A few weeks back we learned Thom Yorke had written a new song called “Daily Battles” for Edward Norton’s new film adaptation of the book Motherless Brooklyn. Today, that song is out, along with an alternate version by Wynton Marsalis.
To recap: Norton’s film is set in 1950s New York. Yorke, his friend from way back, agreed to send him a song, which Marsalis then reimagined as a ’50s jazz tune Miles Davis might perform. Yorke’s version of “Daily Battles,” a jazzy piano ballad that I imagine will go over very well with fans of Amnesiac, features a horn arrangement from Red Hot Chili Peppers bassist Flea, Yorke’s bandmate in the seemingly defunct Radiohead side project Atoms For Peace. The Marsalis recording of the track features Joe Farnsworth, Russell Hall, Isaiah J. Thompson, and Jerry Weldon, and it further clarifies the resemblance to jazzier Radiohead songs like “Life In A Glass House,” “You And Whose Army,” and “Pyramid Song.”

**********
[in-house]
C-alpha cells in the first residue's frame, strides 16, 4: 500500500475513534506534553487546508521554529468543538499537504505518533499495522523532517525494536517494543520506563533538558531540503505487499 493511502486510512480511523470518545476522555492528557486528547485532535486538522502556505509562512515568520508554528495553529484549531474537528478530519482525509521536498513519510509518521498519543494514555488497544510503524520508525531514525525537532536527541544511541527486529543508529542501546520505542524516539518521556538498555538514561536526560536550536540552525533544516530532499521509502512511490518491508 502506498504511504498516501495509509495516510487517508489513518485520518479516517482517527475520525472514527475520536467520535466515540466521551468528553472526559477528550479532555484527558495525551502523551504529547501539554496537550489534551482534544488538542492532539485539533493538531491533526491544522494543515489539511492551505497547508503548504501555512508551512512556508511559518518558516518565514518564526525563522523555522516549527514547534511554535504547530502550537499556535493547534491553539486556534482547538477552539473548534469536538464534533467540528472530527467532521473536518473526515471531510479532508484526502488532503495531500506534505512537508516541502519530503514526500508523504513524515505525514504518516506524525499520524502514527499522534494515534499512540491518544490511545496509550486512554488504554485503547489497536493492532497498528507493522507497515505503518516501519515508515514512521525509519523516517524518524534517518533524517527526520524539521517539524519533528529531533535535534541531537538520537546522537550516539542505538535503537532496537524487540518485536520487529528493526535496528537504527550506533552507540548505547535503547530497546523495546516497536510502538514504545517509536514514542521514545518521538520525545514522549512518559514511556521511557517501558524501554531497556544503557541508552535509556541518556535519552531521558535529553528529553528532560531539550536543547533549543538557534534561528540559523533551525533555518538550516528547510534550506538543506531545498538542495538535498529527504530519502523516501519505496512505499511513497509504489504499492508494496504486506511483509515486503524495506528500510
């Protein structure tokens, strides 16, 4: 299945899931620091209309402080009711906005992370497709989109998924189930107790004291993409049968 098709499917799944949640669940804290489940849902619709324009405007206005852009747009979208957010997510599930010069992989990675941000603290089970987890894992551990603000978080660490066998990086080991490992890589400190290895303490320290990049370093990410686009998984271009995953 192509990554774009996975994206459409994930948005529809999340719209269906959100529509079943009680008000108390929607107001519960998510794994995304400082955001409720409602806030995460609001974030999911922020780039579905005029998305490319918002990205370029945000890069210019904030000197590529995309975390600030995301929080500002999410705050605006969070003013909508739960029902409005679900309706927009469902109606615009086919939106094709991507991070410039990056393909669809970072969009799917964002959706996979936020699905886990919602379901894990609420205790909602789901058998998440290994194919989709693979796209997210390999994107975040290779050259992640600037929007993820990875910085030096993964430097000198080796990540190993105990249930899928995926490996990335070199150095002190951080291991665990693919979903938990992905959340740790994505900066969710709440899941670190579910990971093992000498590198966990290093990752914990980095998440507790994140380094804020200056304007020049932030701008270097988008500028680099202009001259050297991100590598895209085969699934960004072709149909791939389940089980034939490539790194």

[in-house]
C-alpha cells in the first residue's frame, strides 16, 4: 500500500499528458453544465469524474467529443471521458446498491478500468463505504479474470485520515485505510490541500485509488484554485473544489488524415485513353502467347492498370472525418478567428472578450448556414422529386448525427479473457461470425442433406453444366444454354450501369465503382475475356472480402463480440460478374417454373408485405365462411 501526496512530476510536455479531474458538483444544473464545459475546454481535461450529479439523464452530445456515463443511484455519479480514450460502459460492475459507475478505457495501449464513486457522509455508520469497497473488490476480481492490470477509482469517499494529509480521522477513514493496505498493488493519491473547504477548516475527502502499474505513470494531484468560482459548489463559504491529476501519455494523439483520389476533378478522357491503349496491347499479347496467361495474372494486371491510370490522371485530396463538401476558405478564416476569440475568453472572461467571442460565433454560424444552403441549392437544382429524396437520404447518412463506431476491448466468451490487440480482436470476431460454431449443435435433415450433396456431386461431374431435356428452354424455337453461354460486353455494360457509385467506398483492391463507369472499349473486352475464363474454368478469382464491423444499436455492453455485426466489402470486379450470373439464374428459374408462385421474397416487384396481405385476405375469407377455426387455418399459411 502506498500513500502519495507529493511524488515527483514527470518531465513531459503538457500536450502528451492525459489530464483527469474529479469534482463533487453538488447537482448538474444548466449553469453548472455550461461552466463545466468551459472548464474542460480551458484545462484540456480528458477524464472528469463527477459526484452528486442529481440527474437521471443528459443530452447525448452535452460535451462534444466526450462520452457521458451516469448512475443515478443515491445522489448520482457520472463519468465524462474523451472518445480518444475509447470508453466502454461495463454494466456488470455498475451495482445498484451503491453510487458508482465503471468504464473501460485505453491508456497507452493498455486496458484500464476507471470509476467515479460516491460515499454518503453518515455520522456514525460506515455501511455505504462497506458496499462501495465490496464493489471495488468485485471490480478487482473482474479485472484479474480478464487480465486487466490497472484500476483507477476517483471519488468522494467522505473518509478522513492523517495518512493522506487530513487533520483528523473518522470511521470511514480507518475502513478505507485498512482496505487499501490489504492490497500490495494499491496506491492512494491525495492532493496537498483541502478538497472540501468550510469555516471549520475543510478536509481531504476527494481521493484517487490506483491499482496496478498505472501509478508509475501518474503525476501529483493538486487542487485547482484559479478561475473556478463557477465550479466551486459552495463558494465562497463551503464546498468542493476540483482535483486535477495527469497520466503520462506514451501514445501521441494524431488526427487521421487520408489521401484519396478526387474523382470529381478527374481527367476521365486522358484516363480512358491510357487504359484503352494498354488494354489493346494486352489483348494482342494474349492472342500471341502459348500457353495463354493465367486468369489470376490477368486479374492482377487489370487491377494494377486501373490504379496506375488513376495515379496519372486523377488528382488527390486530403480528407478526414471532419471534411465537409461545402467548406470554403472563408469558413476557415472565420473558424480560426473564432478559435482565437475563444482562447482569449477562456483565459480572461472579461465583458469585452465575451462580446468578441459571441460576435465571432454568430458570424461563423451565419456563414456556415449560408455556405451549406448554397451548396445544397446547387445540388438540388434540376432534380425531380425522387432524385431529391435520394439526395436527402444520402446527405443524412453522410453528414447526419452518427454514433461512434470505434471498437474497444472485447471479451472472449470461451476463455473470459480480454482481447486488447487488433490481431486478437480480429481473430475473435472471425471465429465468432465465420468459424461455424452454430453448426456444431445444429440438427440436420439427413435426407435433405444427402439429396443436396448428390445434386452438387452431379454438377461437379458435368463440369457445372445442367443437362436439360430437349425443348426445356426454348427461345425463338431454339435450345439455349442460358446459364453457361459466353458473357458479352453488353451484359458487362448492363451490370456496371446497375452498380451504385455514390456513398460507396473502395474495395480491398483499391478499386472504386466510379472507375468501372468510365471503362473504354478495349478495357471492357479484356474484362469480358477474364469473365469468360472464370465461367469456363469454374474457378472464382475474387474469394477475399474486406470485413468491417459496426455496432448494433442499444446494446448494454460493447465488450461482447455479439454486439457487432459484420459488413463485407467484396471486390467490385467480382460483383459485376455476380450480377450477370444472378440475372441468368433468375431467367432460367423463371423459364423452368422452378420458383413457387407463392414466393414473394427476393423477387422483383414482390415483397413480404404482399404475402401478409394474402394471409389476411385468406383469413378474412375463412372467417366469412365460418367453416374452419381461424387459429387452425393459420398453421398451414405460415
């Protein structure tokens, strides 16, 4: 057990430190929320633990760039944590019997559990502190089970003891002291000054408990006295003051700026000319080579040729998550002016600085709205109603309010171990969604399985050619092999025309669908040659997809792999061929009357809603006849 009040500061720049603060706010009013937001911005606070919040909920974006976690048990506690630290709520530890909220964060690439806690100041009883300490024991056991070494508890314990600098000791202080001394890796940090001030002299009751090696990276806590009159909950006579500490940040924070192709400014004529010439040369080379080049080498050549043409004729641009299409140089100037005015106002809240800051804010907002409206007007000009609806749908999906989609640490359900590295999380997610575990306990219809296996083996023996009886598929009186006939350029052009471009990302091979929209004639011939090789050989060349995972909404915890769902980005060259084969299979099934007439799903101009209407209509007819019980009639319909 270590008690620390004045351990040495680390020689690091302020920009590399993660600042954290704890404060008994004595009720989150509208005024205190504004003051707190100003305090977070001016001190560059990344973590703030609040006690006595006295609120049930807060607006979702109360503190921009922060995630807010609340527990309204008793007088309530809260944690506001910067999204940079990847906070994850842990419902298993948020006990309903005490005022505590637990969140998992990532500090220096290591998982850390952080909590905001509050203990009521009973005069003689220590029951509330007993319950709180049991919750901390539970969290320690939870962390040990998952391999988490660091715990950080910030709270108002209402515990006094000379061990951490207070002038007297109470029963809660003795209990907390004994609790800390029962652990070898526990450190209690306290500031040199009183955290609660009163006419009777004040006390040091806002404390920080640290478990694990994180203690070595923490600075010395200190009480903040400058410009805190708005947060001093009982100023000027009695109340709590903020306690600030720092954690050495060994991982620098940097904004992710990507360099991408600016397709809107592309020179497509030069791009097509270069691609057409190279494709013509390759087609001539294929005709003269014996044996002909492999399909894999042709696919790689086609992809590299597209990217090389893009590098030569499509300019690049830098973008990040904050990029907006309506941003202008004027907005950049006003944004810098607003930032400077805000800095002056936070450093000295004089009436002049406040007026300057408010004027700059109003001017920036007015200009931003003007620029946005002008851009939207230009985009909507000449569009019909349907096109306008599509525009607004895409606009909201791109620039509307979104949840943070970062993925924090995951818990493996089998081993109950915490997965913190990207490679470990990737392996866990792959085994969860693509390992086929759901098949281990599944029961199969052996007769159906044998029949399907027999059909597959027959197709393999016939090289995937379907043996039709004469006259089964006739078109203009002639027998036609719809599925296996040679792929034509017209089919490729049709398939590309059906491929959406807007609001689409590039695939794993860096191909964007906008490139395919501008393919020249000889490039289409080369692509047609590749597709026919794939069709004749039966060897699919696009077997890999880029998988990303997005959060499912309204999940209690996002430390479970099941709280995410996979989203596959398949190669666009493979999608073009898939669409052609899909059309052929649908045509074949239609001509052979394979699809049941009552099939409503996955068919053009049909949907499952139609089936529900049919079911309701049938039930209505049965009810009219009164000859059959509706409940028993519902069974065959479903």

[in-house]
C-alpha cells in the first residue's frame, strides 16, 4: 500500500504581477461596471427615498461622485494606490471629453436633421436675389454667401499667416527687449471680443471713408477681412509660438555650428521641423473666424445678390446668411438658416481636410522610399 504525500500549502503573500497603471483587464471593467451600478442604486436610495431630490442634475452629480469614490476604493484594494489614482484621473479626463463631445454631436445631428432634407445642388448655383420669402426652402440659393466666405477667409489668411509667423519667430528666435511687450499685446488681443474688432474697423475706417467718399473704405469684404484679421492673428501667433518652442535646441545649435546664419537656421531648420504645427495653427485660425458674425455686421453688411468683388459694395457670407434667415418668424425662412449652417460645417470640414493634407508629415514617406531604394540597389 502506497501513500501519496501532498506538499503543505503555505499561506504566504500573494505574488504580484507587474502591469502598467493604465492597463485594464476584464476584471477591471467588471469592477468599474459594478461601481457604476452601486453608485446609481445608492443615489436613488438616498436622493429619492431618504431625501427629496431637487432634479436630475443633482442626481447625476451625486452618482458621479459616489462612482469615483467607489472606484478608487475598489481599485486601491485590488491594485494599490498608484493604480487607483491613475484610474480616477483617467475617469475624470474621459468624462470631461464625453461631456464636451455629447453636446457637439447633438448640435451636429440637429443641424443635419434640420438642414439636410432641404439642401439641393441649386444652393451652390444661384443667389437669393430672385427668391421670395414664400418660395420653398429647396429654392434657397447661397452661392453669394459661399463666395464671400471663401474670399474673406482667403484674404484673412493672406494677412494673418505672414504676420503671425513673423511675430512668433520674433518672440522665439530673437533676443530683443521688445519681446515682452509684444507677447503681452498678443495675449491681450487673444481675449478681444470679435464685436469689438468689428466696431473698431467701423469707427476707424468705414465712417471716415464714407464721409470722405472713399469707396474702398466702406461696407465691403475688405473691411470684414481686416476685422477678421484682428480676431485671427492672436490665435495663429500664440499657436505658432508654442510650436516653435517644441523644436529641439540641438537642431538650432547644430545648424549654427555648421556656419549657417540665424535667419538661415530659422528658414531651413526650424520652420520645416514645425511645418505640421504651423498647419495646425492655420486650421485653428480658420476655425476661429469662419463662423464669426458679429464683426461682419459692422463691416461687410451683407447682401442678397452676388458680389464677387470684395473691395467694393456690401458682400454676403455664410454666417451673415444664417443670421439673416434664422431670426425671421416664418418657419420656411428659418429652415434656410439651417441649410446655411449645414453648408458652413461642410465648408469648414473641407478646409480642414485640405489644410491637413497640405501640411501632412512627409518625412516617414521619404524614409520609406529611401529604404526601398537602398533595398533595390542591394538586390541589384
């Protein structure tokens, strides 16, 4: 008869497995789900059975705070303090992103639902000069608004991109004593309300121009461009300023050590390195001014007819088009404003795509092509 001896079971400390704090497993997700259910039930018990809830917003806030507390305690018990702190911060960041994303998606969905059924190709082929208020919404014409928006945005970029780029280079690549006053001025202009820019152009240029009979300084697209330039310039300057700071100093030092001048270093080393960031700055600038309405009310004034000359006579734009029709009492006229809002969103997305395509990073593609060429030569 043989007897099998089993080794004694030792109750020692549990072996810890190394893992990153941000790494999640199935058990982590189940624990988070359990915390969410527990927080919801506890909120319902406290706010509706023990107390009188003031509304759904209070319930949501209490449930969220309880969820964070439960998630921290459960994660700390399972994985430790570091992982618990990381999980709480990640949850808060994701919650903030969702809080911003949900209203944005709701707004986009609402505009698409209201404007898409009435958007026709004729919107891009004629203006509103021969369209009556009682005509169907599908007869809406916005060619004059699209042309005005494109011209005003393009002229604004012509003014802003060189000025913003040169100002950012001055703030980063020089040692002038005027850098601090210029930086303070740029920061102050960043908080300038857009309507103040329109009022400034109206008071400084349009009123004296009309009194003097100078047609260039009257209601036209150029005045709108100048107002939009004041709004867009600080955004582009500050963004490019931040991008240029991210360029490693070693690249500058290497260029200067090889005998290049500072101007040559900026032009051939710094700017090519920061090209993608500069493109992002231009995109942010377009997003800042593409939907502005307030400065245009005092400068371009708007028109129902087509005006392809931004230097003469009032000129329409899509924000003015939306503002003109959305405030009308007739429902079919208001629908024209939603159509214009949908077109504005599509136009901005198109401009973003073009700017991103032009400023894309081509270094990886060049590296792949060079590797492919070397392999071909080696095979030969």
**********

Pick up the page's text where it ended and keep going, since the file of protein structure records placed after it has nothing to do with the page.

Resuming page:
As for the content of the song, Norton told Rolling Stone, “Thom is so good at weaving together personal anguish and the crushing politics of the time.” After quoting “Paranoid Android” and referencing Billie Holiday’s “Strange Fruit,” Norton added, “The way that you get the sense in his songs of the difficulty of holding on to your own spirit within times that feel oppressive, and that is so much the straddle that is taking place in this film, which is loneliness and institutional depression and racism.”
Both versions of “Daily Battles” are available now on a split 7″. You can also hear them below.
Get the “Daily Battles” EP here.